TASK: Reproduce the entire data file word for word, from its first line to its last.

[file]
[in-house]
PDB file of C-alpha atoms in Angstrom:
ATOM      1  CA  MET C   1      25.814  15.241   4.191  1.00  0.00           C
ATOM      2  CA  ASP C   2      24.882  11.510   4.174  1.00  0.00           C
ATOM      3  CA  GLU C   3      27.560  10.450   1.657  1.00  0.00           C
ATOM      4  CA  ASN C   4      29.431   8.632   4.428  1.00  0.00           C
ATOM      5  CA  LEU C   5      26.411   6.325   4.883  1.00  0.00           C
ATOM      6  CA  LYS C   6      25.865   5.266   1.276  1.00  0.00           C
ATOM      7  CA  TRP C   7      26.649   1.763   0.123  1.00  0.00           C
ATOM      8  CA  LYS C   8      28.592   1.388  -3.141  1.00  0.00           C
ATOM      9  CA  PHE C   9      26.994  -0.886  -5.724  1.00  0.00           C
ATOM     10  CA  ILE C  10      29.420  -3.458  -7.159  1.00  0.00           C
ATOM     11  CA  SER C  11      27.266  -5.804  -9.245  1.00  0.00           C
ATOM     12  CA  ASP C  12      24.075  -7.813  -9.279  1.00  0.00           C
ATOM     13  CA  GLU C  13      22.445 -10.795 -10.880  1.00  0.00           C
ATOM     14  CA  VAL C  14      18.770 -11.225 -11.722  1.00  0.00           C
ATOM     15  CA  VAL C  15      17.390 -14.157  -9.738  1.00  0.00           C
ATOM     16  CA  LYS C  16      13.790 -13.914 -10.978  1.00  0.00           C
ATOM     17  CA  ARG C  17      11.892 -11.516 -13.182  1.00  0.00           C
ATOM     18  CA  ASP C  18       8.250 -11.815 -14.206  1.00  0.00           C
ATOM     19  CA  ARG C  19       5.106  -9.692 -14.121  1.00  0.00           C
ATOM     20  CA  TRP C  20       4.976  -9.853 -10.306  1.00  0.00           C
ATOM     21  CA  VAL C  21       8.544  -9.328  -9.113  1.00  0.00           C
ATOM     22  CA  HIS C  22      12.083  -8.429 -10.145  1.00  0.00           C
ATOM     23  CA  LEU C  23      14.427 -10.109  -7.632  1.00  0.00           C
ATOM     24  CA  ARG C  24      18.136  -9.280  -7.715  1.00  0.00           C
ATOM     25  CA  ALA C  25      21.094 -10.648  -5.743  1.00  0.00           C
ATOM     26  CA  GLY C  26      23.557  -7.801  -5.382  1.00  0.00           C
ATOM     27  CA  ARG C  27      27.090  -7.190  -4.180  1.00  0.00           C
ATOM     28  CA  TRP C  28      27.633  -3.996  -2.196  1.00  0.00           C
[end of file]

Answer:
[in-house]
PDB file of C-alpha atoms in Angstrom:
ATOM      1  CA  MET C   1      25.814  15.241   4.191  1.00  0.00           C
ATOM      2  CA  ASP C   2      24.882  11.510   4.174  1.00  0.00           C
ATOM      3  CA  GLU C   3      27.560  10.450   1.657  1.00  0.00           C
ATOM      4  CA  ASN C   4      29.431   8.632   4.428  1.00  0.00           C
ATOM      5  CA  LEU C   5      26.411   6.325   4.883  1.00  0.00           C
ATOM      6  CA  LYS C   6      25.865   5.266   1.276  1.00  0.00           C
ATOM      7  CA  TRP C   7      26.649   1.763   0.123  1.00  0.00           C
ATOM      8  CA  LYS C   8      28.592   1.388  -3.141  1.00  0.00           C
ATOM      9  CA  PHE C   9      26.994  -0.886  -5.724  1.00  0.00           C
ATOM     10  CA  ILE C  10      29.420  -3.458  -7.159  1.00  0.00           C
ATOM     11  CA  SER C  11      27.266  -5.804  -9.245  1.00  0.00           C
ATOM     12  CA  ASP C  12      24.075  -7.813  -9.279  1.00  0.00           C
ATOM     13  CA  GLU C  13      22.445 -10.795 -10.880  1.00  0.00           C
ATOM     14  CA  VAL C  14      18.770 -11.225 -11.722  1.00  0.00           C
ATOM     15  CA  VAL C  15      17.390 -14.157  -9.738  1.00  0.00           C
ATOM     16  CA  LYS C  16      13.790 -13.914 -10.978  1.00  0.00           C
ATOM     17  CA  ARG C  17      11.892 -11.516 -13.182  1.00  0.00           C
ATOM     18  CA  ASP C  18       8.250 -11.815 -14.206  1.00  0.00           C
ATOM     19  CA  ARG C  19       5.106  -9.692 -14.121  1.00  0.00           C
ATOM     20  CA  TRP C  20       4.976  -9.853 -10.306  1.00  0.00           C
ATOM     21  CA  VAL C  21       8.544  -9.328  -9.113  1.00  0.00           C
ATOM     22  CA  HIS C  22      12.083  -8.429 -10.145  1.00  0.00           C
ATOM     23  CA  LEU C  23      14.427 -10.109  -7.632  1.00  0.00           C
ATOM     24  CA  ARG C  24      18.136  -9.280  -7.715  1.00  0.00           C
ATOM     25  CA  ALA C  25      21.094 -10.648  -5.743  1.00  0.00           C
ATOM     26  CA  GLY C  26      23.557  -7.801  -5.382  1.00  0.00           C
ATOM     27  CA  ARG C  27      27.090  -7.190  -4.180  1.00  0.00           C
ATOM     28  CA  TRP C  28      27.633  -3.996  -2.196  1.00  0.00           C